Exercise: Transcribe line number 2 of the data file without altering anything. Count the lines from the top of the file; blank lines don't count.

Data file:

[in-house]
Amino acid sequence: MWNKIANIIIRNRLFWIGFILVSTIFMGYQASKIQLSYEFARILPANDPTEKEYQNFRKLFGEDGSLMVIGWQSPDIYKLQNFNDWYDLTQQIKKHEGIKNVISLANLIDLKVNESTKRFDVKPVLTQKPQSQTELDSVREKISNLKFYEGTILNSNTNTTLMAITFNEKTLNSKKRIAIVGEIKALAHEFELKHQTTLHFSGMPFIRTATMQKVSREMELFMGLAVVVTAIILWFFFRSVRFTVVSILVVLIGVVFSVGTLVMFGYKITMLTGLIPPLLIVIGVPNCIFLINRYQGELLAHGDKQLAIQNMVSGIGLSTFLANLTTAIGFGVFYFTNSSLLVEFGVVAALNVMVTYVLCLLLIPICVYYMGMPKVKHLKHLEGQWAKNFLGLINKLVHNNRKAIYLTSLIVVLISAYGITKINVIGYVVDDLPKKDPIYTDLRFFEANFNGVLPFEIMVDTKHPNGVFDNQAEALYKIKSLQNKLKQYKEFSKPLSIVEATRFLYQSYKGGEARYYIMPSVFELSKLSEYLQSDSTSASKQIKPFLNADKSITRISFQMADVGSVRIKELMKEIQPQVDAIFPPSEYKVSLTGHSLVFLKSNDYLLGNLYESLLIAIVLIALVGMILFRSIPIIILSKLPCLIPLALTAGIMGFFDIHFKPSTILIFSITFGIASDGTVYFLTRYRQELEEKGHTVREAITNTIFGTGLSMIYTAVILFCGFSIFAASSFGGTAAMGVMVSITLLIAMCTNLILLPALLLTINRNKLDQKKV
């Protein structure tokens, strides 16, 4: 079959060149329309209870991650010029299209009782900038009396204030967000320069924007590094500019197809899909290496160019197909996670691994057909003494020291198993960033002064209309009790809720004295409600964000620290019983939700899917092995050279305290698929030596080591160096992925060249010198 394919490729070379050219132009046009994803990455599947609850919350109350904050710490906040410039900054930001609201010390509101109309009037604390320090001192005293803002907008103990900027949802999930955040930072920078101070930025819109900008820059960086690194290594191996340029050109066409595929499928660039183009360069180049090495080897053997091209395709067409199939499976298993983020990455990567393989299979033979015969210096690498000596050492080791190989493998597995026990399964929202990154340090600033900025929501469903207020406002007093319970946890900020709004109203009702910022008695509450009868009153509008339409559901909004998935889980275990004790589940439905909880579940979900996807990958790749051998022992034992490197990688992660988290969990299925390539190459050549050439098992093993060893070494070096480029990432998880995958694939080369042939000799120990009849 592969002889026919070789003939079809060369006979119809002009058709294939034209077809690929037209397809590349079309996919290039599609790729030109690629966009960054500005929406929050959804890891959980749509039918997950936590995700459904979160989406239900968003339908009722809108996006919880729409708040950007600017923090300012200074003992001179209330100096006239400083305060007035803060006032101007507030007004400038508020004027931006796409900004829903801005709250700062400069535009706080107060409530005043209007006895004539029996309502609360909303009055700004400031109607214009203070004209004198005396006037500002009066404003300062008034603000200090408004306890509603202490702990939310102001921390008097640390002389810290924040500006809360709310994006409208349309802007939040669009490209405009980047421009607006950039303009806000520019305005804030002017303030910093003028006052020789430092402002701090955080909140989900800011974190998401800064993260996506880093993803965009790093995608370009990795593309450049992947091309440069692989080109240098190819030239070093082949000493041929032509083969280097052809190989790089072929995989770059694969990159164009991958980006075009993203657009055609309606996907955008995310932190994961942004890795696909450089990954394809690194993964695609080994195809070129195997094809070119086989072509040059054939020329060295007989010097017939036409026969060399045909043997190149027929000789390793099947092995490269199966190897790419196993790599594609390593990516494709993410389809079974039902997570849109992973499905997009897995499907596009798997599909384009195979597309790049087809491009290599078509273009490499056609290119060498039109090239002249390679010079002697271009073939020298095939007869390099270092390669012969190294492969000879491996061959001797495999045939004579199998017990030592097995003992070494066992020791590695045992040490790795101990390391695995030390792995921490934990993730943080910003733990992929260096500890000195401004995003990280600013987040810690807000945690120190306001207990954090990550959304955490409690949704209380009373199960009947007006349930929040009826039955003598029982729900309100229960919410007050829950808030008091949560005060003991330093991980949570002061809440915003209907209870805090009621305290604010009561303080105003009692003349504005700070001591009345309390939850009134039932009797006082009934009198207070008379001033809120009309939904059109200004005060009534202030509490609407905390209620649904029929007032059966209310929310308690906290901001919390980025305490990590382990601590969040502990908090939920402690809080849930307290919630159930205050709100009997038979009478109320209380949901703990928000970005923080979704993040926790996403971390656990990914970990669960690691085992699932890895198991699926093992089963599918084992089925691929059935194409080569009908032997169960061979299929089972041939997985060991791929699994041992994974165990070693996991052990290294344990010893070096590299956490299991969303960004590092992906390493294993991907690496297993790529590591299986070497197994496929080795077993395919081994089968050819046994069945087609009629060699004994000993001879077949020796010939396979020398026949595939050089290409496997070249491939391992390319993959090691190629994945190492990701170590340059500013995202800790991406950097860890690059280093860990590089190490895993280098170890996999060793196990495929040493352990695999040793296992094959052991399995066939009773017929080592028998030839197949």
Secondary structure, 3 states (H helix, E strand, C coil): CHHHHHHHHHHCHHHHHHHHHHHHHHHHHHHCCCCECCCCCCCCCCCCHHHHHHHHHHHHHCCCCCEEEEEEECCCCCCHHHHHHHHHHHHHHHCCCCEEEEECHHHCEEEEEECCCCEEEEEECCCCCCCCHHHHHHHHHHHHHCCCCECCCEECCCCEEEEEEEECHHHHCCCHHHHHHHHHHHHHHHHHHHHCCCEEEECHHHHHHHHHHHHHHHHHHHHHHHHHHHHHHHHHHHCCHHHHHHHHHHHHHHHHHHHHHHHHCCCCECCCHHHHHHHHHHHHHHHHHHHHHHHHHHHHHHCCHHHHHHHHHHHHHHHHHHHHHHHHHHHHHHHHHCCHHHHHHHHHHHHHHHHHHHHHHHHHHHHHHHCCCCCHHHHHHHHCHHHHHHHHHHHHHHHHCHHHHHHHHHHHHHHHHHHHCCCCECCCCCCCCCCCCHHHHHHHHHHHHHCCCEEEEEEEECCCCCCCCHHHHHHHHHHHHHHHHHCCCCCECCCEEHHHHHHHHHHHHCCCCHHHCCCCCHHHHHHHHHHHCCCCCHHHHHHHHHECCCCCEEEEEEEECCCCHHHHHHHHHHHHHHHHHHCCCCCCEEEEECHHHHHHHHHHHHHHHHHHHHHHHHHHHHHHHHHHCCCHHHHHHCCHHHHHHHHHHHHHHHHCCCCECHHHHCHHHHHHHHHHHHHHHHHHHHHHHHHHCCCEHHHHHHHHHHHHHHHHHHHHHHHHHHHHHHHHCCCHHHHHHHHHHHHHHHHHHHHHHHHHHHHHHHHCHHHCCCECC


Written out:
Amino acid sequence: MWNKIANIIIRNRLFWIGFILVSTIFMGYQASKIQLSYEFARILPANDPTEKEYQNFRKLFGEDGSLMVIGWQSPDIYKLQNFNDWYDLTQQIKKHEGIKNVISLANLIDLKVNESTKRFDVKPVLTQKPQSQTELDSVREKISNLKFYEGTILNSNTNTTLMAITFNEKTLNSKKRIAIVGEIKALAHEFELKHQTTLHFSGMPFIRTATMQKVSREMELFMGLAVVVTAIILWFFFRSVRFTVVSILVVLIGVVFSVGTLVMFGYKITMLTGLIPPLLIVIGVPNCIFLINRYQGELLAHGDKQLAIQNMVSGIGLSTFLANLTTAIGFGVFYFTNSSLLVEFGVVAALNVMVTYVLCLLLIPICVYYMGMPKVKHLKHLEGQWAKNFLGLINKLVHNNRKAIYLTSLIVVLISAYGITKINVIGYVVDDLPKKDPIYTDLRFFEANFNGVLPFEIMVDTKHPNGVFDNQAEALYKIKSLQNKLKQYKEFSKPLSIVEATRFLYQSYKGGEARYYIMPSVFELSKLSEYLQSDSTSASKQIKPFLNADKSITRISFQMADVGSVRIKELMKEIQPQVDAIFPPSEYKVSLTGHSLVFLKSNDYLLGNLYESLLIAIVLIALVGMILFRSIPIIILSKLPCLIPLALTAGIMGFFDIHFKPSTILIFSITFGIASDGTVYFLTRYRQELEEKGHTVREAITNTIFGTGLSMIYTAVILFCGFSIFAASSFGGTAAMGVMVSITLLIAMCTNLILLPALLLTINRNKLDQKKV